Iraqi Christians victim of land-grabbing
Iraq’s Nahla Valley, located within the Kurdistan Regional Government (KRG), is a historically Assyrian Christian area that has long been subjected to land-grabbing attempts. The village has fought these attempts through a court of law. However, an earlier court’s decision protecting their rights over the land has now been reversed.
These families hold a land title deed from the 1950s confirming their right to this land. The title deed was updated in 2015. The current problem with land-grabbing traces back to the early 1980s, when a radical Islamic sheikh encouraged Kurdish families to build homes and other structures on the Christians’ land.
Today, these families have lost access to approximately 75% of their property. Such critical loss makes it impossible to sustain their normal source of livelihood. Kurdish families continue building new structures on the remaining land, as witnessed by ICC during a fact-finding trip.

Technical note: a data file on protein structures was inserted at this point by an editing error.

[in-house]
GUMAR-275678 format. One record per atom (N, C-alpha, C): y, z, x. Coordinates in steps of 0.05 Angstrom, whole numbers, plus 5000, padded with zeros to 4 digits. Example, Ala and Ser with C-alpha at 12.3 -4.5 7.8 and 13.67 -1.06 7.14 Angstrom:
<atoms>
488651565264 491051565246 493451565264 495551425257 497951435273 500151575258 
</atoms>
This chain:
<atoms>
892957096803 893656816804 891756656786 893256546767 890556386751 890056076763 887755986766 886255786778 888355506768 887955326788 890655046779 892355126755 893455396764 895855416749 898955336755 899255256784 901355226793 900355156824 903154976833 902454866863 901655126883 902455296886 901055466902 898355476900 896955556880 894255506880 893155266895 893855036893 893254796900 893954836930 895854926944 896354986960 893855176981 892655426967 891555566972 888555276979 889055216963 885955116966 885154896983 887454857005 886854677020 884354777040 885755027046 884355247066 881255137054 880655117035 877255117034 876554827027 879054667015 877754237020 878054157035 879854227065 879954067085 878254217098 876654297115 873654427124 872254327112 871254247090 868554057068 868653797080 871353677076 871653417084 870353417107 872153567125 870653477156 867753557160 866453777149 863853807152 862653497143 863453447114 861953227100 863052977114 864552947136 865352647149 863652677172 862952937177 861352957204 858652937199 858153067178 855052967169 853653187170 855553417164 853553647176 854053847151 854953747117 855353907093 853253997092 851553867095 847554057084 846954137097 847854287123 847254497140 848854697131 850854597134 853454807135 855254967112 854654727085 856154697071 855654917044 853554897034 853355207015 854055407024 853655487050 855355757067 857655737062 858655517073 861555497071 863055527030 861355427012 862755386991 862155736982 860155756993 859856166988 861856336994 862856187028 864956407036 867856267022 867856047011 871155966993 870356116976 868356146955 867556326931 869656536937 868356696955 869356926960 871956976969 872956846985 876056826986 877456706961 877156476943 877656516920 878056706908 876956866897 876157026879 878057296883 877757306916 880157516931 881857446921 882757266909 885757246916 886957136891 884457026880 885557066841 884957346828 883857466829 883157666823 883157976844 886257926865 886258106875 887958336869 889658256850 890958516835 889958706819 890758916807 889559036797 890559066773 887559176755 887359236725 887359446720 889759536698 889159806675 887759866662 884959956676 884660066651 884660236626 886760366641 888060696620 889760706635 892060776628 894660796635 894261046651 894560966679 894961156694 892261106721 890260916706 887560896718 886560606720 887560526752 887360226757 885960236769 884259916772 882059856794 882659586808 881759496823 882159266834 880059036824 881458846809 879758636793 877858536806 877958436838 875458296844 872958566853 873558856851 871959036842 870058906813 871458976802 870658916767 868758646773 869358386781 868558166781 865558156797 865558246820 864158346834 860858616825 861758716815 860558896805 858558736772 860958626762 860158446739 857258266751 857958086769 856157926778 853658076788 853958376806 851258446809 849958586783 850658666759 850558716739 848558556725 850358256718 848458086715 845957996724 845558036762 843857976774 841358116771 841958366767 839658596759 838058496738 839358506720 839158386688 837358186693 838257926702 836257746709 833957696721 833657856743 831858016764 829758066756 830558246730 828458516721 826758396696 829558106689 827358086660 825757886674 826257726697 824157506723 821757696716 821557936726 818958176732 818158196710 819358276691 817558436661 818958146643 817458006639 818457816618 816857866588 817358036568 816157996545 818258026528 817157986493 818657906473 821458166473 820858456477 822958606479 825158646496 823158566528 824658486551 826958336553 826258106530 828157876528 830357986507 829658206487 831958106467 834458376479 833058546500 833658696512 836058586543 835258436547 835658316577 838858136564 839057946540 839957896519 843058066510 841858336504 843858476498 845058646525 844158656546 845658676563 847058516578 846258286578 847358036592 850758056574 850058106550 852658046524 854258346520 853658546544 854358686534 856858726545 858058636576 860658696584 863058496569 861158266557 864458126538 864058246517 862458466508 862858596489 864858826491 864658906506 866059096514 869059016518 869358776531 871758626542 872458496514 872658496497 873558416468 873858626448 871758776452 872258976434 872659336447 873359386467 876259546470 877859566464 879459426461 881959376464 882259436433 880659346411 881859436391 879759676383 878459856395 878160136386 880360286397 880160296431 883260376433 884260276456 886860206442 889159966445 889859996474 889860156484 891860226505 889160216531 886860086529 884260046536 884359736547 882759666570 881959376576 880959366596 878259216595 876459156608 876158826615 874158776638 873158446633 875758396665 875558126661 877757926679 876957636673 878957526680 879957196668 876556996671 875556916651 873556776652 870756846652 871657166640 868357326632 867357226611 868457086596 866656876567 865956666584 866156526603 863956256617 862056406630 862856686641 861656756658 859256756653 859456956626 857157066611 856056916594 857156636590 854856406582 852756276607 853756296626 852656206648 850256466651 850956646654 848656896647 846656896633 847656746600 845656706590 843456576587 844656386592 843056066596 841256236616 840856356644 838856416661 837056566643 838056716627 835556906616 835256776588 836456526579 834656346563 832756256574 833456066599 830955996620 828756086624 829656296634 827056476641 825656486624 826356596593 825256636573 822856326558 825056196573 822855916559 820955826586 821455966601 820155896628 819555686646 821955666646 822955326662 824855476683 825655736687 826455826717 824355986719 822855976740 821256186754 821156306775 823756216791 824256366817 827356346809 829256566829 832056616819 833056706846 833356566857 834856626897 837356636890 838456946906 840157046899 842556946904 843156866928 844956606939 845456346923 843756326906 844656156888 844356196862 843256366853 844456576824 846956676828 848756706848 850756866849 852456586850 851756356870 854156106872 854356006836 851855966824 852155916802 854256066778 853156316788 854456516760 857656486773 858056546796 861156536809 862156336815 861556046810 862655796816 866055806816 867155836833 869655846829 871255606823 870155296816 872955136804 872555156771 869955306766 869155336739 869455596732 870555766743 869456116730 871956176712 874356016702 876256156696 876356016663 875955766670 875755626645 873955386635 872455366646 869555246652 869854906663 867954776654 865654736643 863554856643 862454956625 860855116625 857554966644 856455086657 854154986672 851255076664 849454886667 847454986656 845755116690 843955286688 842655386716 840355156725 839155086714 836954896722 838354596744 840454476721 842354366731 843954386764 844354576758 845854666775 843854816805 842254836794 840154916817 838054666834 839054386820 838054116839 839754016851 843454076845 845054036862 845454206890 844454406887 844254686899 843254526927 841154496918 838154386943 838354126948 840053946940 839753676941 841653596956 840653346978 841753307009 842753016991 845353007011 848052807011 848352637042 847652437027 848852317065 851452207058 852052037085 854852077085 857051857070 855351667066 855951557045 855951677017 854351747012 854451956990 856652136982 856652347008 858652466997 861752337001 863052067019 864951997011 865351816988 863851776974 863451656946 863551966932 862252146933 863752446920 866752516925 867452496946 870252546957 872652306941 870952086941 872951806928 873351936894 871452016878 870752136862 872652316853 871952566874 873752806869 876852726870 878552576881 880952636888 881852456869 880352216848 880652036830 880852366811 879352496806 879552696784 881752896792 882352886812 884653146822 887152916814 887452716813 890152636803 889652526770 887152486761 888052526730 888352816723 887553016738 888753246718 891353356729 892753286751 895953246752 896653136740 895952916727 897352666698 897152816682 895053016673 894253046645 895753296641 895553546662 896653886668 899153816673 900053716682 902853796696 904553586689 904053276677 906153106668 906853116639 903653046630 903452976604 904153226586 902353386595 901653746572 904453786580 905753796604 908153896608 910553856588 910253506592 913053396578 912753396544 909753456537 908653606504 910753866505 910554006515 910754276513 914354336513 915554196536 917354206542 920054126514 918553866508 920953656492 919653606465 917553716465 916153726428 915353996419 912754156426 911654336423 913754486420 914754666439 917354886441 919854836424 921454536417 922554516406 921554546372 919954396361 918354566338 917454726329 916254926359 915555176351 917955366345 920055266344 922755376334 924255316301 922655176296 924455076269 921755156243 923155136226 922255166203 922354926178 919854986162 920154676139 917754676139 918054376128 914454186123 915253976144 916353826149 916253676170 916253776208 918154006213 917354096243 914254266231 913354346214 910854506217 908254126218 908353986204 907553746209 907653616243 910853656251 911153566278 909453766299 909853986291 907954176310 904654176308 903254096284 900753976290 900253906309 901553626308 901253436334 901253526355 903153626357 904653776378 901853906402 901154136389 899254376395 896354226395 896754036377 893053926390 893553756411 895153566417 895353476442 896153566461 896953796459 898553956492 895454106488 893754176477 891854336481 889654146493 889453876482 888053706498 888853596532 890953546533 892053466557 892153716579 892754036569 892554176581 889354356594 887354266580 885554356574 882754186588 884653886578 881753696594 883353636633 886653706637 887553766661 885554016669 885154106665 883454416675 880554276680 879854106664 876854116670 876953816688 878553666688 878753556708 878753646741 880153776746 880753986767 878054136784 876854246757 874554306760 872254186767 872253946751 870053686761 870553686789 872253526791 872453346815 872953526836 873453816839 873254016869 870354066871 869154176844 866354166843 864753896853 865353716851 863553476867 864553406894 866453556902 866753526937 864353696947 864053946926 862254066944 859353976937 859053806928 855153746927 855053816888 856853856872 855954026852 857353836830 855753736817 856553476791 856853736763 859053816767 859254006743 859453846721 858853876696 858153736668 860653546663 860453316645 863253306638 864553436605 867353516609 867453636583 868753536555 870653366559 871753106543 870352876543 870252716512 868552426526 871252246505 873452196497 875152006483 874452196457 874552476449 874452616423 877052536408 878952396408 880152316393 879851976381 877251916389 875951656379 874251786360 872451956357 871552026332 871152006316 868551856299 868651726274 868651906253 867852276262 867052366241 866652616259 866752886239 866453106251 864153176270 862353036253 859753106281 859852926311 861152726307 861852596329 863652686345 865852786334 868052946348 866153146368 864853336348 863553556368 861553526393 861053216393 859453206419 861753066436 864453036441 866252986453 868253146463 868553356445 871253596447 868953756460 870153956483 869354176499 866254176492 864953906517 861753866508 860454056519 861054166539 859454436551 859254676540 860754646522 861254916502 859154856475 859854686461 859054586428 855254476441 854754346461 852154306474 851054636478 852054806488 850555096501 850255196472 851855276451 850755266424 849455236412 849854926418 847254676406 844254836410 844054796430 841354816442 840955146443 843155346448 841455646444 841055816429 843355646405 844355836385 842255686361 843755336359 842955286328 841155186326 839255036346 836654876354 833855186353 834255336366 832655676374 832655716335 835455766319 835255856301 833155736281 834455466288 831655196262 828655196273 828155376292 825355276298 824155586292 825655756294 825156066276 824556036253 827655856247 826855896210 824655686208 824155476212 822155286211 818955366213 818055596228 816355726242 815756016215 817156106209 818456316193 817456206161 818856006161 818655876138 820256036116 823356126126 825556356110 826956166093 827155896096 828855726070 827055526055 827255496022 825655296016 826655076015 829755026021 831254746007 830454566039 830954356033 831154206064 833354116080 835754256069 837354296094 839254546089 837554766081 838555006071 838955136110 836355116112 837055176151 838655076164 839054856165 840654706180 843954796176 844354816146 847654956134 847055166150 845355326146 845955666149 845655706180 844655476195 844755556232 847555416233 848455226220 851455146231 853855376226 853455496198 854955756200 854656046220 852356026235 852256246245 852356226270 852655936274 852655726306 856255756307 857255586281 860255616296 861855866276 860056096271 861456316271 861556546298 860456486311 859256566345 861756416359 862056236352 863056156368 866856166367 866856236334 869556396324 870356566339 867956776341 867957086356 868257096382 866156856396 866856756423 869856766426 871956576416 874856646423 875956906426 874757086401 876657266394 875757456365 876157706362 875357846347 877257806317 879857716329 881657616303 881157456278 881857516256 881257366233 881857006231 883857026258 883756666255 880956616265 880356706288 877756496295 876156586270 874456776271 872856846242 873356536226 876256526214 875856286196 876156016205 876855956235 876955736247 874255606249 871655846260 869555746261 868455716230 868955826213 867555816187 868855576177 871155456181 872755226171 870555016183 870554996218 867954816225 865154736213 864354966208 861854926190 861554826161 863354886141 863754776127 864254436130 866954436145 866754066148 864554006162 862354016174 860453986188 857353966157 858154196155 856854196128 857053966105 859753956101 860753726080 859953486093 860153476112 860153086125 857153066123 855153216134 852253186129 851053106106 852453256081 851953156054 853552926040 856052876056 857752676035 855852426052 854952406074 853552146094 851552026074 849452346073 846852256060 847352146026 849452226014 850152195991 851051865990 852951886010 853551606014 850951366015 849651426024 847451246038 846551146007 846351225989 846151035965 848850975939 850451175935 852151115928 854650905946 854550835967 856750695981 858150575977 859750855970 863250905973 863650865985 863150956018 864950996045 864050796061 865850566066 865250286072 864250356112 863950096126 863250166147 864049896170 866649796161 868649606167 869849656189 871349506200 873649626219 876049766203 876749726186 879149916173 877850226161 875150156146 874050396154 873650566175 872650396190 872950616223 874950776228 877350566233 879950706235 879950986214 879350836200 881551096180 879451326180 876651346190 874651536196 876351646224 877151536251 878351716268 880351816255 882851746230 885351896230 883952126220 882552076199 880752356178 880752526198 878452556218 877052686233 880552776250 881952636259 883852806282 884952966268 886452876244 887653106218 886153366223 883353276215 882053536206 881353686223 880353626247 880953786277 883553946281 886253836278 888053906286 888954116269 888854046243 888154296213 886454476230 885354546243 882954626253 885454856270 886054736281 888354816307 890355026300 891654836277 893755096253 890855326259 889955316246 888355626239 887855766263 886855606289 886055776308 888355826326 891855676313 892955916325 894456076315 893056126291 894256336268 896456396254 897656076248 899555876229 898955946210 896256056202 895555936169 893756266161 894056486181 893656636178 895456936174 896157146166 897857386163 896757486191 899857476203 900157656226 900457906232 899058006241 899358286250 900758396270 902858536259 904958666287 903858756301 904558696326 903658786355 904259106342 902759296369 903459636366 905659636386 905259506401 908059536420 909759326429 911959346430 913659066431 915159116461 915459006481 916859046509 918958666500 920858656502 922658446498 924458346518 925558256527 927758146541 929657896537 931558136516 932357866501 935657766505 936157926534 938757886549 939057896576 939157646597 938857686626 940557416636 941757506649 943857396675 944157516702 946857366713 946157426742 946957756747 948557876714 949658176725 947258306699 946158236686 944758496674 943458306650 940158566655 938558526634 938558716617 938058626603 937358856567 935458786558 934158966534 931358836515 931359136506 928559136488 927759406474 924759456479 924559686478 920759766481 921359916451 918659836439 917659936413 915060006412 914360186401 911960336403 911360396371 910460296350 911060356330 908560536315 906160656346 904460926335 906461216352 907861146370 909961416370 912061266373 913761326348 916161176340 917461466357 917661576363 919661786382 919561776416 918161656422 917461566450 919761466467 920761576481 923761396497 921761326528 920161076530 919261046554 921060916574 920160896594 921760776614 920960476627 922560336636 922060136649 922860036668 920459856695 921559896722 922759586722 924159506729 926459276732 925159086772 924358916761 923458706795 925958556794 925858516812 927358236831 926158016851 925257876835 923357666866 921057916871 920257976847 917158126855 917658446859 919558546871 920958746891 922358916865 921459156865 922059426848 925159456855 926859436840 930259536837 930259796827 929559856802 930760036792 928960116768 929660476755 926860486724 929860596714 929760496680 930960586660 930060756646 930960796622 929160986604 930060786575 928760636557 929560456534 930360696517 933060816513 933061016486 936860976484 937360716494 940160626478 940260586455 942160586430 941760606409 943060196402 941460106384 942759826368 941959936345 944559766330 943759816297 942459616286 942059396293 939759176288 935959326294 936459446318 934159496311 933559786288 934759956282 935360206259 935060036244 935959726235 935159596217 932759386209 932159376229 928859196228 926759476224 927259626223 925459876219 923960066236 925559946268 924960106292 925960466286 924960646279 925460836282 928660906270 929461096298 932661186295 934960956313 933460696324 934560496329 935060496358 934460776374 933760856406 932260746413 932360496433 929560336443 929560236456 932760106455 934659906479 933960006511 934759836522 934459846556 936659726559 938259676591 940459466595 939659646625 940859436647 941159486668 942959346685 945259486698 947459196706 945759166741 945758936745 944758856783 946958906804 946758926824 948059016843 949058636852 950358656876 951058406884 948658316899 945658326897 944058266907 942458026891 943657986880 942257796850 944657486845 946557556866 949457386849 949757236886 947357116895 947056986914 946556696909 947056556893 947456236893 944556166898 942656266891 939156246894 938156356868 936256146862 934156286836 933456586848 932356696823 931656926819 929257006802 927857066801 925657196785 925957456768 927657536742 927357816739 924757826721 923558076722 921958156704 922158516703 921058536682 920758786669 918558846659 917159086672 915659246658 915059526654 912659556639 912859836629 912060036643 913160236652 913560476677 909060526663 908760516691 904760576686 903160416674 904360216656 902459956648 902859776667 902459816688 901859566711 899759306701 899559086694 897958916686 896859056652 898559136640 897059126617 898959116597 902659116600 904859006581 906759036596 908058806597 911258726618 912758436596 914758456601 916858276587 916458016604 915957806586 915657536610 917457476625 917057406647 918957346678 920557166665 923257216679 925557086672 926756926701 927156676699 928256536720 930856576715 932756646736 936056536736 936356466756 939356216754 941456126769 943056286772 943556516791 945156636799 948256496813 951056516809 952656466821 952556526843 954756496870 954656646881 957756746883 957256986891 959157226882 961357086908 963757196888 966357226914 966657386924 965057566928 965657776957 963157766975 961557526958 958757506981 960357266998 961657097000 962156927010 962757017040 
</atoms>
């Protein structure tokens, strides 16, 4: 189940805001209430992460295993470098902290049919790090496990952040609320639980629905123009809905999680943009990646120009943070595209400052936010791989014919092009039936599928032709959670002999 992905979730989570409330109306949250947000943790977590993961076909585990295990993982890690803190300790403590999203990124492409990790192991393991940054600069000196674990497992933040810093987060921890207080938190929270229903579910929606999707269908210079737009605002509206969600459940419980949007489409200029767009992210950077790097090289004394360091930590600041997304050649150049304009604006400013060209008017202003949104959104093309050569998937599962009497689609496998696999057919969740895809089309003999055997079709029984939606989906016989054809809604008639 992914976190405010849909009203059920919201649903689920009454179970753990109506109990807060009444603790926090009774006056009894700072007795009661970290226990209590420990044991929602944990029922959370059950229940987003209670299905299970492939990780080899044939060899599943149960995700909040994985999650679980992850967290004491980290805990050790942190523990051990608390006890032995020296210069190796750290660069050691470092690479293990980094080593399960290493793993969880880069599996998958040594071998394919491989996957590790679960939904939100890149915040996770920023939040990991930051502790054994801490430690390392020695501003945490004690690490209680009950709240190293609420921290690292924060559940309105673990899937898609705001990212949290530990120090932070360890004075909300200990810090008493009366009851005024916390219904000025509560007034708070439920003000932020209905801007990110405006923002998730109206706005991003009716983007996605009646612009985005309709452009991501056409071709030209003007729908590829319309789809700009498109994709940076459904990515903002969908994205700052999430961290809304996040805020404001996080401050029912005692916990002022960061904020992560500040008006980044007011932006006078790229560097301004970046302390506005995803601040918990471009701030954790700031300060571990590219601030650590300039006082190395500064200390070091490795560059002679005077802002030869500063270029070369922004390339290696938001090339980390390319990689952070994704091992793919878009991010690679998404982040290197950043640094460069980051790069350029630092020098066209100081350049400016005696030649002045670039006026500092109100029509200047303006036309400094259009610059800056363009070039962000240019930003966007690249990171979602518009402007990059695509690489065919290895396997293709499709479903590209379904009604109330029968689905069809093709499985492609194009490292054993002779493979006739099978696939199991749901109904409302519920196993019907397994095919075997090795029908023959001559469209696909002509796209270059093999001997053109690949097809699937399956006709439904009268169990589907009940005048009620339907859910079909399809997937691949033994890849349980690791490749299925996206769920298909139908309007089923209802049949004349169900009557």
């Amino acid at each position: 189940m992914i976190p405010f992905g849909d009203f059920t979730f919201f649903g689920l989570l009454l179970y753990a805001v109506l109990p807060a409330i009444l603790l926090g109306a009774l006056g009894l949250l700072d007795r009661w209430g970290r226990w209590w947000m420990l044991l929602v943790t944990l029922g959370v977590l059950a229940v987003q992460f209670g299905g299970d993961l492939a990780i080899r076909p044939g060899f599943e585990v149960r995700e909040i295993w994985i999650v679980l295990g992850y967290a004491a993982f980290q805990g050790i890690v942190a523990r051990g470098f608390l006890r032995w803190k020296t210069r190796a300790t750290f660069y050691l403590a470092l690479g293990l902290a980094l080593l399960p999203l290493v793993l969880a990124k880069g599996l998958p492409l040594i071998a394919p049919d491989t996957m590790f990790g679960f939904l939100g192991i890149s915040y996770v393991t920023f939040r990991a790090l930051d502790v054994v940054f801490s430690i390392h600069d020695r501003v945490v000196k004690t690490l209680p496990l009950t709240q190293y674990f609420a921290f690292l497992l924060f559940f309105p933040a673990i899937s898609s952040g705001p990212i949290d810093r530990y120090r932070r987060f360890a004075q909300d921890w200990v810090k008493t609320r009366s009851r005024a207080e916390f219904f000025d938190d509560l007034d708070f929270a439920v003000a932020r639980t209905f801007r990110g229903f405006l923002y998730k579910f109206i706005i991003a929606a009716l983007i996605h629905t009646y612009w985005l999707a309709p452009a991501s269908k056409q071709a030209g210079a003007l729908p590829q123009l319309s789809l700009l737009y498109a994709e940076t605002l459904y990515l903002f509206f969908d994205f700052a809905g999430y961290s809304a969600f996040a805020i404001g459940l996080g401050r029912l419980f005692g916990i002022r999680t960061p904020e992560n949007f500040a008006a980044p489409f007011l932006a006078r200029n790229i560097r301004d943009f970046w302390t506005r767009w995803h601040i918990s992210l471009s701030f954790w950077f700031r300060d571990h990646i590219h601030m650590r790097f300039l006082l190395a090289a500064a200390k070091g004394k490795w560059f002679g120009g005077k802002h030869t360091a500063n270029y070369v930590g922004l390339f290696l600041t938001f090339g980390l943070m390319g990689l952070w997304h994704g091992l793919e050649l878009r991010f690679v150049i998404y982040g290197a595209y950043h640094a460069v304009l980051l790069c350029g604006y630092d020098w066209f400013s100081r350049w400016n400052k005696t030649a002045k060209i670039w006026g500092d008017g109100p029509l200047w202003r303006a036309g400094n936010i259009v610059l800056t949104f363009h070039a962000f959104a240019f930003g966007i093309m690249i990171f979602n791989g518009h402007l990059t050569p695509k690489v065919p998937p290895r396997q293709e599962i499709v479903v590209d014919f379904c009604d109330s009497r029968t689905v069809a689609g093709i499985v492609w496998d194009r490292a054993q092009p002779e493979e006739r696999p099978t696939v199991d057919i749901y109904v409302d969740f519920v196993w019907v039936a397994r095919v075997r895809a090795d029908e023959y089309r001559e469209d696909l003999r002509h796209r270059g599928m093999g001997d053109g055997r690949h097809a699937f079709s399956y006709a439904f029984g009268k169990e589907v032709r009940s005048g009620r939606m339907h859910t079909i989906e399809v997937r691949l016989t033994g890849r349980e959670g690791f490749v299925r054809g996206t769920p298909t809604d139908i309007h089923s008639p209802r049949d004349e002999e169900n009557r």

Nahla’s Christians have made several attempts to resolve this issue through the KRG’s legal system. In the past, the authorities have made attempts at blocking these Christians from leaving Nahla and attending events which would raise awareness about their plight.
Earlier this year, the courts confirmed the rights of Nahla Christians on this issue. However, the Kurdish families appealed on the basis that they have lived there for years. This appeal was won.
The next steps for Nahla’s Christians remain uncertain, although it is widely believed that a political solution is the only remaining option. Without access to this land, they will not be able to continue surviving in their homes, forcing them to be displaced elsewhere. It is also worth noting that the KRG has tightly controlled media relating to this issue.